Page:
Every time I talk about multi-core, I seem to start out with something like "back in the day" or "when things were much simpler," or some such lament. Now prepare yourself for a stunning bit of insight. Cue music.
Every time I talk about multi-core, I seem to start out with something like “back in the day” or “when things were much simpler,” or some such lament. I have decided to make it easier on me, and hopefully you too, and will now refer to two epochs in the commodity cluster computing world. The first, I will use SC for single core and the second will be MC for multi-core. That stunning insight makes me a genuine master of the obvious. I am going to add a little bit more, though.
The SC epoch is when most clusters had one or two single core processors in the same computing node. For the most part, these were treated like two nodes, that is each would run it’s own Message Passing Interface (MPI) process (SMP process migration not withstanding). The choice of what processors and what nodes is often for the scheduler to decide, but conceptually the programmer was thinking about a processor (core in today’s parlance), local memory, and an interconnect. The user, through the scheduler, can decide how to lay out their program — either tightly packed (two per node) or spread out (one per node) depending on performance (one would hope anyway).
In effect, dual socket (single processor/core) nodes were really an economical way to get more processors in the same space (admit it, you’re a cheapskate at heart). Little consideration was given to the shared nature of the node from the programmer’s standpoint. Because if you really looked at it, a single socket, single processor/core would be the preferred platform for MPI applications. In summary, in the now-waning SC epoch, dual processor/core nodes were kind of a kludge — it worked, it was economical, and the shared nature of the node could be swept under the proverbial rug. Besides, everyone else was doing it that way.
Moving on the the emerging MC epoch the sharing thing is not going to be so easy to sweep away. A typical compute node now has four or eight cores all sharing the same resources (memory, interconnect, disk drive) in some capacity. For example, both Intel and AMD use a very different approach to shared memory. There are trade-offs to each approach and in the end the programmer may need to think about how these schemes influence performance. There is a higher sharing cost that in the SC epoch was largely ignored. In the MC epoch, we will not have the luxury of ignorance.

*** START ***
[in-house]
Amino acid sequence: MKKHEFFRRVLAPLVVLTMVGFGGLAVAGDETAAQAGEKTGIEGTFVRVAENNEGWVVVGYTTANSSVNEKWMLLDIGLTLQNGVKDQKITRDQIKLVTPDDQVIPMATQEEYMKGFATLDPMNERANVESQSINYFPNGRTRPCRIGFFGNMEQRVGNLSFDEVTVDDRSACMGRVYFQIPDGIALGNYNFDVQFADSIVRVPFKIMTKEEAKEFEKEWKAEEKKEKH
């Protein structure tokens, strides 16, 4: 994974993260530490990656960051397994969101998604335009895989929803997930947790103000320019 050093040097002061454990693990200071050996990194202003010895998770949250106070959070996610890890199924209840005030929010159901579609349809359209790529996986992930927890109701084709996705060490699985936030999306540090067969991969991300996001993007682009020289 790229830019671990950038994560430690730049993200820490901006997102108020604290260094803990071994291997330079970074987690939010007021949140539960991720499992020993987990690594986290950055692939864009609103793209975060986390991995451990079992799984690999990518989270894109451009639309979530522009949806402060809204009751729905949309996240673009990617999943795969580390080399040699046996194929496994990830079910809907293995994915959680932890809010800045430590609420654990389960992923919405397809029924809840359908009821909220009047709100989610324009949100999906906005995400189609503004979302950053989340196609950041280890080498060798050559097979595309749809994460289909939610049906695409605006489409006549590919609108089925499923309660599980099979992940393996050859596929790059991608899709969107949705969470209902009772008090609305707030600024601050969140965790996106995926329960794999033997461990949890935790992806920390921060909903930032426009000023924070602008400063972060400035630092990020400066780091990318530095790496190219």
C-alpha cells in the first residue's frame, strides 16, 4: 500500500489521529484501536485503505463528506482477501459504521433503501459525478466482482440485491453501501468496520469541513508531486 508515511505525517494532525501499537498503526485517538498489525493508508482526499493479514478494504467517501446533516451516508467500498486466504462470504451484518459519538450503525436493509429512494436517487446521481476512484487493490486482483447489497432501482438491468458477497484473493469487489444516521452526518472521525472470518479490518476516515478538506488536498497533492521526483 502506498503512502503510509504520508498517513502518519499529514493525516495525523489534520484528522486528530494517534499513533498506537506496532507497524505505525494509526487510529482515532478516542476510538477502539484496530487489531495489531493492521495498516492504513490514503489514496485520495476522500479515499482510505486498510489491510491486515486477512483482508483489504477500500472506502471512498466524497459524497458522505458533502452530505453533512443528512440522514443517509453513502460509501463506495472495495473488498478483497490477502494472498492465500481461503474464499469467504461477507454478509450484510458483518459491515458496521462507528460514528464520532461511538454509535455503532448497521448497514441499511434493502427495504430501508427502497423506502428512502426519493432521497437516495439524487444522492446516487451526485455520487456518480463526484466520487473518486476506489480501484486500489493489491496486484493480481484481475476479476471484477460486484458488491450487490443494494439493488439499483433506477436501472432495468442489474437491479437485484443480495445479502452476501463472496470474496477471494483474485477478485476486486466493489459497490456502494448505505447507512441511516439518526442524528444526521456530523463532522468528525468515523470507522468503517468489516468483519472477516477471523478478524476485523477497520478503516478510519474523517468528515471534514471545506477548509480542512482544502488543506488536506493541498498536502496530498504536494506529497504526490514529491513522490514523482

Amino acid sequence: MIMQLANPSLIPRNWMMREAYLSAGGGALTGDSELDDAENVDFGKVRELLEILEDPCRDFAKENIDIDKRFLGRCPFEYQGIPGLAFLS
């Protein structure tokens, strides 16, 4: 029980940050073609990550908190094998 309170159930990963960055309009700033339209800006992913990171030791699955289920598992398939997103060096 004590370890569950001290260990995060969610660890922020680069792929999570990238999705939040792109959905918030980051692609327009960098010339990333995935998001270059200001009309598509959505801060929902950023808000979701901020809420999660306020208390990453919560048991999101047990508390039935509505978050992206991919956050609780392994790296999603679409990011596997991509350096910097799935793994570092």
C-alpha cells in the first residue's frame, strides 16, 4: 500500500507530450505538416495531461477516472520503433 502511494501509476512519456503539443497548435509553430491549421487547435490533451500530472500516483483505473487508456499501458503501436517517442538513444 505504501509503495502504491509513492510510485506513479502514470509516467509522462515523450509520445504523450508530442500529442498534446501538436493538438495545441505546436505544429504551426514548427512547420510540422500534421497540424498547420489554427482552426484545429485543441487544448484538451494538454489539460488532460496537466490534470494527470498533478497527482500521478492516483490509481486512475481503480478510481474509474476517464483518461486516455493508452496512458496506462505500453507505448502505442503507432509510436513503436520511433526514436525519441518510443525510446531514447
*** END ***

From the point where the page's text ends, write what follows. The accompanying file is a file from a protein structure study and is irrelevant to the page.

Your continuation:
For example, in the SC epoch (which, by the way, is still where many clusters live today) a common practice is to record micro-benchmarks for each node. Stream, which benchmarks memory bandwidth, or Netpipe, which benchmarks node-to-node communication performance, are two of the popular benchmark utilities. The goal of such measurements was to get a feel for the hardware because fast-memory, low-latency nodes are the ideal cluster building block.
Translating micro-performance into macro-performance (i.e. application performance) is always tricky, and basically a guess. One can rest assured, however, that poor memory and interconnection performance will not magically improve when running your application(s). On the converse side, there is no guarantee that stellar micro-benchmarks will always translate into stellar application performance. Ah, but we have the luxury of ignorance in the SC epoch, and micro-benchmarks often helped guide our decisions about cluster design and performance.
In the MC epoch we are not so fortunate. Suppose you want to measure the latency of an interconnect between two dual socket, dual core systems (i.e. four cores per node). Simple enough. You just pull out Netpipe and run it between the two nodes. In the MC epoch we are forced to remember that this is the latency between a single process over the interconnect to another single process. When you are actually running a code on these two nodes, there are probably four processes on each system communicating over the interconnect. A single Netpipe run probably does suffice to tell the whole story in this case.
The same can be said for benchmarking a single application on a single core. You may want to ask yourself if you’re going to run a single application at a time on your new eight core system. If so, then go ahead and believe the benchmark. If you are planing on running more than one process, then maybe you better rethink your benchmark strategy.
Here is the requisite sports analogy.
Trusting single core/interconnect benchmarks on multi-core systems is like believing that a great quarterback is all you need for a successful football team.
(That would be US football in this case. Substitute an appropriate local sports analogy as you see fit.) You might have a quarterback with great numbers, but if you don’t have blockers, receivers, or running backs, the performance of you star play is going to suffer.
We no longer have the luxury of ignorance in the MC epoch. We need to realize that single core benchmarks tell us even less than they did before. Of course, the obvious conclusion is better multi-core aware benchmarks. To wit, running real applications is the true way to make intelligent decisions about clusters. Sage advice that transcends the epochs.
Douglas Eadline is the Senior HPC Editor for Linux Magazine.